Fast paced FPS action, set in an open world.
- Developer: id Software / Avalanche Studios
- Publisher: Bethesda
- Genre: Open World FPS
- Platforms: Xbox One, Playstation, PC
- Reviewed on: Xbox One X
- Game Supplied by: Publisher
I was a fan of Rage when it first released on the Xbox 360. The story may not have been memorable, and the disappointment at discovering the second disk contained a scant few hours of content was real, but the gameplay while in the mission areas was electrifying. Drawing from id Software’s notable pedigree in first person shooters the combat was smooth, violent and oh so satisfying. The big question is, has bringing in Avalanche Studios (Just Cause 4, Mad Max) helped to bring life to what was a largely empty open world between the missions?
We begin our journey into the wasteland by selecting our character. Nothing exciting here, you just choose the male or female character, with no customisation, although seeing as this game is played in first person for the most part, it’s largely irrelevant and the main difference will be your character’s voice.
You play as Walker, who after acquiring a dead soldiers uniform finds himself promoted into the ranks of the Rangers – an elite band of warriors. When Walker’s adopted ‘mother’ is brutally murdered by the leader of the Authority (the game’s antagonist General Cross), he sets out on a quest for justice. You are tasked with making allies with three of the wasteland leaders, performing quests and completing side missions to advance the story until you are ready to take down Cross and destroy The Authority. The story, while largely forgettable, is unobtrusive and serves as a perfunctory motivation that leads you into the most fun part of the game, shooting stuff.
The first thing that came to mind when starting this game was how much it reminded me of Doom (2016). Straight away it becomes clear that the best way to make progress is to run and gun your way through the enemies, a tactic made all the more necessary in that enemies drop feltrite crystals when killed, which will replenish a small amount of health (similar to glory kills in Doom) but you have to get them fast, as they disappear after a short time. It’s a simple system but it keeps the action moving and makes for a welcome break from the cover based gameplay that many recent games have adopted.
The game is set in the not too distant future, and the planet is a barren wasteland following a strike from an asteroid a century ago. The towns are sparse and a fair distance apart, so you will be reliant on one of numerous vehicles available to you if you want to make any meaningful progress across the world. Fortunately the vehicles are plentiful and several are fitted with weapons, making light work of travelling around the reasonable sized map, it’s just a shame more effort wasn’t put into the handling. Bumping over obstacles can all too easily flip or spin your vehicle, causing frustration when you are just trying to get to your next objective.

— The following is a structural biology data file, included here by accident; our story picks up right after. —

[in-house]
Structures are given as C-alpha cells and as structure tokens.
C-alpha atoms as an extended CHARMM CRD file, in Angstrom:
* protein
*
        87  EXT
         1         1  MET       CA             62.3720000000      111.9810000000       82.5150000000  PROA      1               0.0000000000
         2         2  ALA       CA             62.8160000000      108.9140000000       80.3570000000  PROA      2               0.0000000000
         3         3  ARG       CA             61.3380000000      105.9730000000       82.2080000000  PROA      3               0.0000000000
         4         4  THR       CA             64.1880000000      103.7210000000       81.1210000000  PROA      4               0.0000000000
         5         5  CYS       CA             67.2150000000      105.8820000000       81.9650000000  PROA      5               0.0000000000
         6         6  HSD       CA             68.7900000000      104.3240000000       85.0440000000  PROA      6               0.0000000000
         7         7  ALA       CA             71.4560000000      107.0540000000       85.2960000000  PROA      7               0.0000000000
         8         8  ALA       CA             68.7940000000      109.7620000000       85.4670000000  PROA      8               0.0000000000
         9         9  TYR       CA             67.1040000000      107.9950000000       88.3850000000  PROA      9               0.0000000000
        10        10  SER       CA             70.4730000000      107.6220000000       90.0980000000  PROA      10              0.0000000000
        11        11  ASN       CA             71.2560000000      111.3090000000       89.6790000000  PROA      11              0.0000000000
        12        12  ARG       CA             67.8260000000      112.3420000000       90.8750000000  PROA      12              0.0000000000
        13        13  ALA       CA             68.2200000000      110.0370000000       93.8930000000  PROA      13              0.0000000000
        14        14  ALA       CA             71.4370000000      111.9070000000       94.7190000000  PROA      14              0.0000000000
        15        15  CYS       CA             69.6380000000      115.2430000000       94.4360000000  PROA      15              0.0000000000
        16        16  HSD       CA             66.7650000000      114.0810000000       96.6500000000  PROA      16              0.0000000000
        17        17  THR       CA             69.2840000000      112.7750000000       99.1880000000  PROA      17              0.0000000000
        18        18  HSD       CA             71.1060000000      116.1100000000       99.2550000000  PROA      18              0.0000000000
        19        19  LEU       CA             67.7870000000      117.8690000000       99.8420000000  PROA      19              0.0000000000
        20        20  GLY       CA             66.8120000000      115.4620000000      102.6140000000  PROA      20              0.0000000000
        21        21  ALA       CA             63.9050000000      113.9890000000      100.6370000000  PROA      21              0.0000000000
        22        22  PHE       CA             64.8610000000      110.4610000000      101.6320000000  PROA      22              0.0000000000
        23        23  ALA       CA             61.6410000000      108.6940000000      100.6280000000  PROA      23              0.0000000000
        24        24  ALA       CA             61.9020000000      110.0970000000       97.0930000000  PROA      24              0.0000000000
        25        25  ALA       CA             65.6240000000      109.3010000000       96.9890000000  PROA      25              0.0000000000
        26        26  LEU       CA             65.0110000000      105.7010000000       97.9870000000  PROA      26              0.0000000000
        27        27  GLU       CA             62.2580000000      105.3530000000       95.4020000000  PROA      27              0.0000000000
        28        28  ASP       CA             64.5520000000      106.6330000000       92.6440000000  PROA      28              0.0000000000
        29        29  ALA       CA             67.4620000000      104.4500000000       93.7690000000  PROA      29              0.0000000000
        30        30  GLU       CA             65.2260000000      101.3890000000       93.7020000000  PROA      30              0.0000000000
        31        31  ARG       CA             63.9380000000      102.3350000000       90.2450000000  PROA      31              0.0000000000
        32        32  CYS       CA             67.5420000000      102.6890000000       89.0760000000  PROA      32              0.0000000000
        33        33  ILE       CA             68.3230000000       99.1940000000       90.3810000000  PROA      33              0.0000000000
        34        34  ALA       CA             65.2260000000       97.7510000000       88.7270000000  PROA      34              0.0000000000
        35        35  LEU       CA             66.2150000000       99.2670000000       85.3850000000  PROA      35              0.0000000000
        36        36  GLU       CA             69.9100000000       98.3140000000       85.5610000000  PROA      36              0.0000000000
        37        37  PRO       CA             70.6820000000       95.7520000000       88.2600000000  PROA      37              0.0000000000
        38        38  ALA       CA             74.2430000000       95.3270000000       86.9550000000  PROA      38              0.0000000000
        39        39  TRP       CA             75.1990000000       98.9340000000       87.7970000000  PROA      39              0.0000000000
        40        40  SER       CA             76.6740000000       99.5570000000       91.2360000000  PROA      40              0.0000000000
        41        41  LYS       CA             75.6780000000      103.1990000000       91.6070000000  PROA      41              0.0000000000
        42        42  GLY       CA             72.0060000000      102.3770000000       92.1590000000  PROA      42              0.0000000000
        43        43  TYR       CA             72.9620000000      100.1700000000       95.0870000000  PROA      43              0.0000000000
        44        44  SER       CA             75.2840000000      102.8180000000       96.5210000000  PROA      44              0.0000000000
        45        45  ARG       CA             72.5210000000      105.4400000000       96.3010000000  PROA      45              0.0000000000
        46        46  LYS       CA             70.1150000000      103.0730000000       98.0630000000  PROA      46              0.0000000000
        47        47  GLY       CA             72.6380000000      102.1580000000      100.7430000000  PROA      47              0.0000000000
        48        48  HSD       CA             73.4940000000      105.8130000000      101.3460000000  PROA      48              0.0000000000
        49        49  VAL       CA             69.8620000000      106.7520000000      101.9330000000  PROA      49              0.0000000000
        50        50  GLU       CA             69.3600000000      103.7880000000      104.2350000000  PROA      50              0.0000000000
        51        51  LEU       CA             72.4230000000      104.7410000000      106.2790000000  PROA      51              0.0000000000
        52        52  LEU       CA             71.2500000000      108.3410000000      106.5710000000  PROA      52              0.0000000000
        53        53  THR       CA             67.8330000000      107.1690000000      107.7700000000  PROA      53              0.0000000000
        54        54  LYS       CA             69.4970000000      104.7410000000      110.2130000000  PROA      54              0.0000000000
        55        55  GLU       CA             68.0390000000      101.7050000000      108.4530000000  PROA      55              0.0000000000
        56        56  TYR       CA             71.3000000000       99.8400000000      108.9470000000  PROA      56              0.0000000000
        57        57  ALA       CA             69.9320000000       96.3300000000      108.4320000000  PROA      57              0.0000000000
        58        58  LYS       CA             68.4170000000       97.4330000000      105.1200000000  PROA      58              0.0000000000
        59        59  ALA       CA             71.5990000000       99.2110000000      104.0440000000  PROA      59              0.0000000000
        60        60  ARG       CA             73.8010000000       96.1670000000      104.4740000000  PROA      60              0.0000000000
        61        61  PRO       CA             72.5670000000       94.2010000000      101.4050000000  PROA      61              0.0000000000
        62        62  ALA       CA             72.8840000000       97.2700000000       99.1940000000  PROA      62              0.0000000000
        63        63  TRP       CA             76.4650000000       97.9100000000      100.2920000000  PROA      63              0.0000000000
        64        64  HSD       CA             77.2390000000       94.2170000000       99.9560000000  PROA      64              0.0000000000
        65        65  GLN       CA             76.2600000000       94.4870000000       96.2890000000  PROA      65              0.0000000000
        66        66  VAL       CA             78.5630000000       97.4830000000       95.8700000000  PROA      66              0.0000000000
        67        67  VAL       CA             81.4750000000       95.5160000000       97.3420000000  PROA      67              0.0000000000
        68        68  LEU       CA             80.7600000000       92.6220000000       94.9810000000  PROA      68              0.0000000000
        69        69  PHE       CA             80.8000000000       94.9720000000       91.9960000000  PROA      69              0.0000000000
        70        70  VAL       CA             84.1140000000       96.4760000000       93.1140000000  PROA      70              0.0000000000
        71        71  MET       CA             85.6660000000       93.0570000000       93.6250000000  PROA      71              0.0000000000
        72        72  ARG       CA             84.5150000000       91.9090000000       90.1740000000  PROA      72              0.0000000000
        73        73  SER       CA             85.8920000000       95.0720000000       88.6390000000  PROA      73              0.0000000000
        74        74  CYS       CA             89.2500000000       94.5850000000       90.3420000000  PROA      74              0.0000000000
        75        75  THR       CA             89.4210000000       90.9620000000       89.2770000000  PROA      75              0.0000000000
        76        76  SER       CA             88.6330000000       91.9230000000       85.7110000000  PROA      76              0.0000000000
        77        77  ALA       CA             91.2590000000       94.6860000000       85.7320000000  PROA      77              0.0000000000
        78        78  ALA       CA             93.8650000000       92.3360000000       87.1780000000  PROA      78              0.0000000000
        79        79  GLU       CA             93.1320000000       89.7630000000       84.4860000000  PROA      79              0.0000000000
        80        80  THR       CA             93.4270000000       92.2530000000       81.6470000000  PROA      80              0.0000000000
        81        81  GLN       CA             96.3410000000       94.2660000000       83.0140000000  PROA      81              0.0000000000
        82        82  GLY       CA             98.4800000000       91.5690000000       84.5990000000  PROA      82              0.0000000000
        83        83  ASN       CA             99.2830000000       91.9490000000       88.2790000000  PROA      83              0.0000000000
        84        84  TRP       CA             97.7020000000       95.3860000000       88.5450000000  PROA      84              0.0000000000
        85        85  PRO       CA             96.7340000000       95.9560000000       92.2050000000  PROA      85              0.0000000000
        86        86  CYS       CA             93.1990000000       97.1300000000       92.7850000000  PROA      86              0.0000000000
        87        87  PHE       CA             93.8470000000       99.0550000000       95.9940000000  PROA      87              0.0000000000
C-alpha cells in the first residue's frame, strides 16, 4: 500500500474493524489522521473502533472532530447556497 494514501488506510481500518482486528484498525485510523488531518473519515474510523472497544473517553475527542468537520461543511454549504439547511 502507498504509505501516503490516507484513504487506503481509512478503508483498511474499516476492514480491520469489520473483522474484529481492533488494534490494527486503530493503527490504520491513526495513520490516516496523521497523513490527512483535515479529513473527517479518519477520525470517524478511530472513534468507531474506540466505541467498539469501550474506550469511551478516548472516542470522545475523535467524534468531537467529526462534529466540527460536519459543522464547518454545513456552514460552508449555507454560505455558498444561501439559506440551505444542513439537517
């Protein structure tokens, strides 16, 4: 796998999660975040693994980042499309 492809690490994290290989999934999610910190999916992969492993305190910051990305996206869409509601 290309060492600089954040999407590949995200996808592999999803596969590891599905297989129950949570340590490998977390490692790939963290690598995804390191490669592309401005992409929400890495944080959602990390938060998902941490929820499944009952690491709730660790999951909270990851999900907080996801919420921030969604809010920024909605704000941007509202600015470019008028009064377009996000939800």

Your starter vehicle is the Phoenix and it can be upgraded with feltrite and auto parts. It comes with machine guns and can have 20mm cannons, a homing launcher (good for taking out other vehicles) and a mortar added, making it a powerful weapon in its own right. Vehicles don’t have an auto repair, but can easily be fixed by standing and looking at the front and holding LB. Pretty much any vehicle you find can be driven and, after returning them to one of the hub sites, can be called out to you while you are wandering around. One of the most useful vehicles is the gyrocopter, which can make travelling the often long distances between objectives a breeze compared to finding a way up and over some difficult to navigate terrain.
The main goal of the story is to assist the three faction leaders by completing a few story missions and completing side activities (of which different types provide levelling for the different allies), before taking the fight to General Cross and stopping the Authority from ravaging the planet.
Story missions, while great fun, are simplistic (little more than glorified fetch quests) and not very numerous but there’s a decent amount of side content to get through, with bandit dens to raid, race events to complete, sentry towers to destroy and Crusher Nests to clear out (home to some big nasty SOB’s). While this adds a decent amount of extra content, it can become repetitive, especially once you come across your fourth or fifth almost identical fuel station for example. I found the majority of the content I experienced to be fun although I would have preferred they put a bit more effort in coming up with unique missions rather than relying on these activities to pad the content.
There are 6 main regions, each providing a different terrain to keep things interesting, ranging from the arid desert of Dune Sea, to the swamps of Sekreto Wetlands and the jungles of The Wilds. Finding activities in these areas can be done by simple exploration, or you can receive information from NPC’s in the hub worlds that will mark some of these on your map (undiscovered activities are marked with a ‘?’). Unfortunately there isn’t much to inspire you to explore, as much of the map is sparse and many places are simply uninteresting to look at.
Locations you discover are added to your map, and to clear the locations you need to complete the main objectives listed and also collect any storage containers. These storage containers can be hard to find but are worth it for the cash and crystals they contain. You can unlock a perk to help locate them although a better visual clue to their locations would have helped as it took me longer than I would have liked to find some.